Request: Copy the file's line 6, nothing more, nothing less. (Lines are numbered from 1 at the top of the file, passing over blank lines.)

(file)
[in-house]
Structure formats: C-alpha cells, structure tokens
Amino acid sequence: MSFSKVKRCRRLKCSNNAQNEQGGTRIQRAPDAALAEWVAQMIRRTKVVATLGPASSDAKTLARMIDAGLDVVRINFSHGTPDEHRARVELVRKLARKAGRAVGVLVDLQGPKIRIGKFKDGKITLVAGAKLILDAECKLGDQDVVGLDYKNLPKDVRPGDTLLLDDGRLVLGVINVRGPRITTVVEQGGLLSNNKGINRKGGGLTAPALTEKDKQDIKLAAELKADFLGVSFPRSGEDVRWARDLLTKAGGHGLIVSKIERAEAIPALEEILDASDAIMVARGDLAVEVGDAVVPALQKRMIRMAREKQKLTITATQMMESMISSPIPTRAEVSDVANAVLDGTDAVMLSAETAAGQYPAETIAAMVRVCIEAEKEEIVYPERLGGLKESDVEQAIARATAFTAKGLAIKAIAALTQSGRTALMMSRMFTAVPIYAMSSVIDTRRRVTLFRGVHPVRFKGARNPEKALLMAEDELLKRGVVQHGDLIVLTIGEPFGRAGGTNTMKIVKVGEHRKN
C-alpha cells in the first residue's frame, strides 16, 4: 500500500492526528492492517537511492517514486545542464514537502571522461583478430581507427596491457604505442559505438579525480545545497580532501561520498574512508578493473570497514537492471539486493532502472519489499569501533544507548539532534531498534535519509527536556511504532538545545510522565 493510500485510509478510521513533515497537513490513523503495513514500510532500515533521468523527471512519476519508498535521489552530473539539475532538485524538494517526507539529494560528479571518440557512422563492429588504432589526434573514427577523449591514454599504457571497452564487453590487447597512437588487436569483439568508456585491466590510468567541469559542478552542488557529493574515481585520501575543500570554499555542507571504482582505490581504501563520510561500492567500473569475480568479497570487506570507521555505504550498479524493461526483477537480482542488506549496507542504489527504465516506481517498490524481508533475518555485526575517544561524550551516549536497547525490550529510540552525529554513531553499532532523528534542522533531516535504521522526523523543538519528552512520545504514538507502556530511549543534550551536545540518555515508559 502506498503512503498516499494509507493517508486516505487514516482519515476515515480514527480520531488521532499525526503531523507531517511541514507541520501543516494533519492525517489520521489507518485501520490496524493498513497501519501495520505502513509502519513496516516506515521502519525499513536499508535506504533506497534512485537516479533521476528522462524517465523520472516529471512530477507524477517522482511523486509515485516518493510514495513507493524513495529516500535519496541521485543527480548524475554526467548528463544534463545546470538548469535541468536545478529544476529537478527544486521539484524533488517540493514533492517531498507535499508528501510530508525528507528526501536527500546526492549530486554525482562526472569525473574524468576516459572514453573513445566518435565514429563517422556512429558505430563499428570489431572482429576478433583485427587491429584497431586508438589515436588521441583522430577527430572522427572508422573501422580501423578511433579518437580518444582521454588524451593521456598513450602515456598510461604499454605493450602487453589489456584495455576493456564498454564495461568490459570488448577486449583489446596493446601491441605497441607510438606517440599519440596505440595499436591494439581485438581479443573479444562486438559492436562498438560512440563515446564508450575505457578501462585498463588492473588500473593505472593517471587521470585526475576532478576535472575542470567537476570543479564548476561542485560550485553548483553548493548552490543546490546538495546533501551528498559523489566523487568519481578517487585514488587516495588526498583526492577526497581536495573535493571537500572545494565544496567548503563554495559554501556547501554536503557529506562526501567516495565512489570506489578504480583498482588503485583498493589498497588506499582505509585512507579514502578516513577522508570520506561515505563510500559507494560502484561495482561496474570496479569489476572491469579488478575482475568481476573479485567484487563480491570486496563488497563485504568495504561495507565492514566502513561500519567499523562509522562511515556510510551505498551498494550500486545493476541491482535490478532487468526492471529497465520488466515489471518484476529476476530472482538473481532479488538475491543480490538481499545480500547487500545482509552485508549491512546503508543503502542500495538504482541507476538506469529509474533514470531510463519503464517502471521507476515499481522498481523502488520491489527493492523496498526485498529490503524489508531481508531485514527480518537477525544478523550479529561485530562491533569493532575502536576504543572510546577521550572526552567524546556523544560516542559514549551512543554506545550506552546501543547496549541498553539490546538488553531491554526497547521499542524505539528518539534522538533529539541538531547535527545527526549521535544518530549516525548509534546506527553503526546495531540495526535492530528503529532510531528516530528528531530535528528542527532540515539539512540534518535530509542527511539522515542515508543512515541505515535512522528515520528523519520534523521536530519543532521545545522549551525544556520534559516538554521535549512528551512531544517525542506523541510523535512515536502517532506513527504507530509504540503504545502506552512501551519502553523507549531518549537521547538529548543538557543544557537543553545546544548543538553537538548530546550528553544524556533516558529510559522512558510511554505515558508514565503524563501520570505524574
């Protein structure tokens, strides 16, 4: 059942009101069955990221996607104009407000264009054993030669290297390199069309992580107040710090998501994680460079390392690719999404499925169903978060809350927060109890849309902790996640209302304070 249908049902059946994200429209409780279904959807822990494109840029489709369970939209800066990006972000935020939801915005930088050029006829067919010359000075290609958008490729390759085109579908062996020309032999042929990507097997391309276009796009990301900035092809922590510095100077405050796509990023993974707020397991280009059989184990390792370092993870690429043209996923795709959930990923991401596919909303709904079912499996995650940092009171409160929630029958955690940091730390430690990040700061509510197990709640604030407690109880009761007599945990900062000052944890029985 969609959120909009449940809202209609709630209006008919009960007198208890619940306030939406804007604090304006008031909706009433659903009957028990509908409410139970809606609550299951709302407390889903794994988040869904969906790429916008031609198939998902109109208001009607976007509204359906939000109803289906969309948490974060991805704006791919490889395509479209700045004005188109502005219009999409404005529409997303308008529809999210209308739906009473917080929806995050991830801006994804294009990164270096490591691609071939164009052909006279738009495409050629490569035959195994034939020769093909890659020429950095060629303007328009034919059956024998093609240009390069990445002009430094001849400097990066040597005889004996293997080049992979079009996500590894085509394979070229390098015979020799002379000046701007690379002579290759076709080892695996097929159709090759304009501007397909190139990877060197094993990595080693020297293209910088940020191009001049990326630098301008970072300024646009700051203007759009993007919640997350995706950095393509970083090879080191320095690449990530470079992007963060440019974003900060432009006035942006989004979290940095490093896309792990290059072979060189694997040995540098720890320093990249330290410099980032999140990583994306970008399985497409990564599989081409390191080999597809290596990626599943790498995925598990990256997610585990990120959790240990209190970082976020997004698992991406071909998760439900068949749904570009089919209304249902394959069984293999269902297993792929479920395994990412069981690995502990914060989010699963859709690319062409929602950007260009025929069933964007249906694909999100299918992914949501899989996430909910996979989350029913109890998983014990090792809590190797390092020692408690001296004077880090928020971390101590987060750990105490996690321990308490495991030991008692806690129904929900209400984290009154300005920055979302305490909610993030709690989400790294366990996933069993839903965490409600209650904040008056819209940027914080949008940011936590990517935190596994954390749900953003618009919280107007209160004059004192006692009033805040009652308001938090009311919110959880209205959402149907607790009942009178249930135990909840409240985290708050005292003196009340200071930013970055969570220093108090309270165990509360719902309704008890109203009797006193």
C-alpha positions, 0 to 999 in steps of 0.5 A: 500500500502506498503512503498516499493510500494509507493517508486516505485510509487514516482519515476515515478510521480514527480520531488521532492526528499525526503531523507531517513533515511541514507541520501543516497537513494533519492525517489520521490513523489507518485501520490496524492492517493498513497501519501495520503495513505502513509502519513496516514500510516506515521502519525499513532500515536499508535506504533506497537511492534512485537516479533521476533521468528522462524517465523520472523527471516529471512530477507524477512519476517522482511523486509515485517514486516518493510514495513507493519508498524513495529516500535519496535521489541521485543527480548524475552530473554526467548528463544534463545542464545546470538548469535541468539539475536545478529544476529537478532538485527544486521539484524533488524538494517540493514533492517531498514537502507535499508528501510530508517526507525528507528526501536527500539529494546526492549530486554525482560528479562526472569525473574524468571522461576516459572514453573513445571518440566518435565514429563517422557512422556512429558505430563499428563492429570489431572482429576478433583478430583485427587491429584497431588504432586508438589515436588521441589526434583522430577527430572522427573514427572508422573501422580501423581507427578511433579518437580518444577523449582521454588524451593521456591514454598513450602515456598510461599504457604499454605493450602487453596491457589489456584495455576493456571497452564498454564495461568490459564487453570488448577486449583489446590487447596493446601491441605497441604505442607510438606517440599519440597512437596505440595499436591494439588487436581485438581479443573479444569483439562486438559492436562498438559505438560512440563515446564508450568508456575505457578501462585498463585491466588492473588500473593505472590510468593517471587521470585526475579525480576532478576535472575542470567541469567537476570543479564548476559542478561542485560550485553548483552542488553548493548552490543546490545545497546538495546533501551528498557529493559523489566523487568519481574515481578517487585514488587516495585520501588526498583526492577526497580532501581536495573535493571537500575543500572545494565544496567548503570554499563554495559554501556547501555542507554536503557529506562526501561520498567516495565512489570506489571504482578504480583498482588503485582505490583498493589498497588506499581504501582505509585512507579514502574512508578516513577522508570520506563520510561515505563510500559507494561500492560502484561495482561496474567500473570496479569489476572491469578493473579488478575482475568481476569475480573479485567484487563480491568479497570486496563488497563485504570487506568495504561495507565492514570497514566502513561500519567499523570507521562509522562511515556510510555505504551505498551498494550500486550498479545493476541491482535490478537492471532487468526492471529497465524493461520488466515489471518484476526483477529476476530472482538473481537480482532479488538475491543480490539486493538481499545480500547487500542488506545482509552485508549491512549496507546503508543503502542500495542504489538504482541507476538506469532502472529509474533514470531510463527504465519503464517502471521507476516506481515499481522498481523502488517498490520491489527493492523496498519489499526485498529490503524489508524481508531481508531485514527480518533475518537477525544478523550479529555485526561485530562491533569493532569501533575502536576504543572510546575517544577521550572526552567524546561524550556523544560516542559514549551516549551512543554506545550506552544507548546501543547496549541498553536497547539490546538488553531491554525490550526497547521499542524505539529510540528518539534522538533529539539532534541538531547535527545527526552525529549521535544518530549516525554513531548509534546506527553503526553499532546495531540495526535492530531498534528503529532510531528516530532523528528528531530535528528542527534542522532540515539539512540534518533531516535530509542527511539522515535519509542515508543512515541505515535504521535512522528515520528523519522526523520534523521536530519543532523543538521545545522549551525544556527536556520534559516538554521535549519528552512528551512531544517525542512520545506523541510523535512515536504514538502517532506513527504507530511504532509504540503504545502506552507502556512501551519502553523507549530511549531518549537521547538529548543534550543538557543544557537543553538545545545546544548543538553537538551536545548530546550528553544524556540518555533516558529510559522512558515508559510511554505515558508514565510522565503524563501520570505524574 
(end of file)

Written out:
C-alpha positions, 0 to 999 in steps of 0.5 A: 500500500502506498503512503498516499493510500494509507493517508486516505485510509487514516482519515476515515478510521480514527480520531488521532492526528499525526503531523507531517513533515511541514507541520501543516497537513494533519492525517489520521490513523489507518485501520490496524492492517493498513497501519501495520503495513505502513509502519513496516514500510516506515521502519525499513532500515536499508535506504533506497537511492534512485537516479533521476533521468528522462524517465523520472523527471516529471512530477507524477512519476517522482511523486509515485517514486516518493510514495513507493519508498524513495529516500535519496535521489541521485543527480548524475552530473554526467548528463544534463545542464545546470538548469535541468539539475536545478529544476529537478532538485527544486521539484524533488524538494517540493514533492517531498514537502507535499508528501510530508517526507525528507528526501536527500539529494546526492549530486554525482560528479562526472569525473574524468571522461576516459572514453573513445571518440566518435565514429563517422557512422556512429558505430563499428563492429570489431572482429576478433583478430583485427587491429584497431588504432586508438589515436588521441589526434583522430577527430572522427573514427572508422573501422580501423581507427578511433579518437580518444577523449582521454588524451593521456591514454598513450602515456598510461599504457604499454605493450602487453596491457589489456584495455576493456571497452564498454564495461568490459564487453570488448577486449583489446590487447596493446601491441605497441604505442607510438606517440599519440597512437596505440595499436591494439588487436581485438581479443573479444569483439562486438559492436562498438559505438560512440563515446564508450568508456575505457578501462585498463585491466588492473588500473593505472590510468593517471587521470585526475579525480576532478576535472575542470567541469567537476570543479564548476559542478561542485560550485553548483552542488553548493548552490543546490545545497546538495546533501551528498557529493559523489566523487568519481574515481578517487585514488587516495585520501588526498583526492577526497580532501581536495573535493571537500575543500572545494565544496567548503570554499563554495559554501556547501555542507554536503557529506562526501561520498567516495565512489570506489571504482578504480583498482588503485582505490583498493589498497588506499581504501582505509585512507579514502574512508578516513577522508570520506563520510561515505563510500559507494561500492560502484561495482561496474567500473570496479569489476572491469578493473579488478575482475568481476569475480573479485567484487563480491568479497570486496563488497563485504570487506568495504561495507565492514570497514566502513561500519567499523570507521562509522562511515556510510555505504551505498551498494550500486550498479545493476541491482535490478537492471532487468526492471529497465524493461520488466515489471518484476526483477529476476530472482538473481537480482532479488538475491543480490539486493538481499545480500547487500542488506545482509552485508549491512549496507546503508543503502542500495542504489538504482541507476538506469532502472529509474533514470531510463527504465519503464517502471521507476516506481515499481522498481523502488517498490520491489527493492523496498519489499526485498529490503524489508524481508531481508531485514527480518533475518537477525544478523550479529555485526561485530562491533569493532569501533575502536576504543572510546575517544577521550572526552567524546561524550556523544560516542559514549551516549551512543554506545550506552544507548546501543547496549541498553536497547539490546538488553531491554525490550526497547521499542524505539529510540528518539534522538533529539539532534541538531547535527545527526552525529549521535544518530549516525554513531548509534546506527553503526553499532546495531540495526535492530531498534528503529532510531528516530532523528528528531530535528528542527534542522532540515539539512540534518533531516535530509542527511539522515535519509542515508543512515541505515535504521535512522528515520528523519522526523520534523521536530519543532523543538521545545522549551525544556527536556520534559516538554521535549519528552512528551512531544517525542512520545506523541510523535512515536504514538502517532506513527504507530511504532509504540503504545502506552507502556512501551519502553523507549530511549531518549537521547538529548543534550543538557543544557537543553538545545545546544548543538553537538551536545548530546550528553544524556540518555533516558529510559522512558515508559510511554505515558508514565510522565503524563501520570505524574 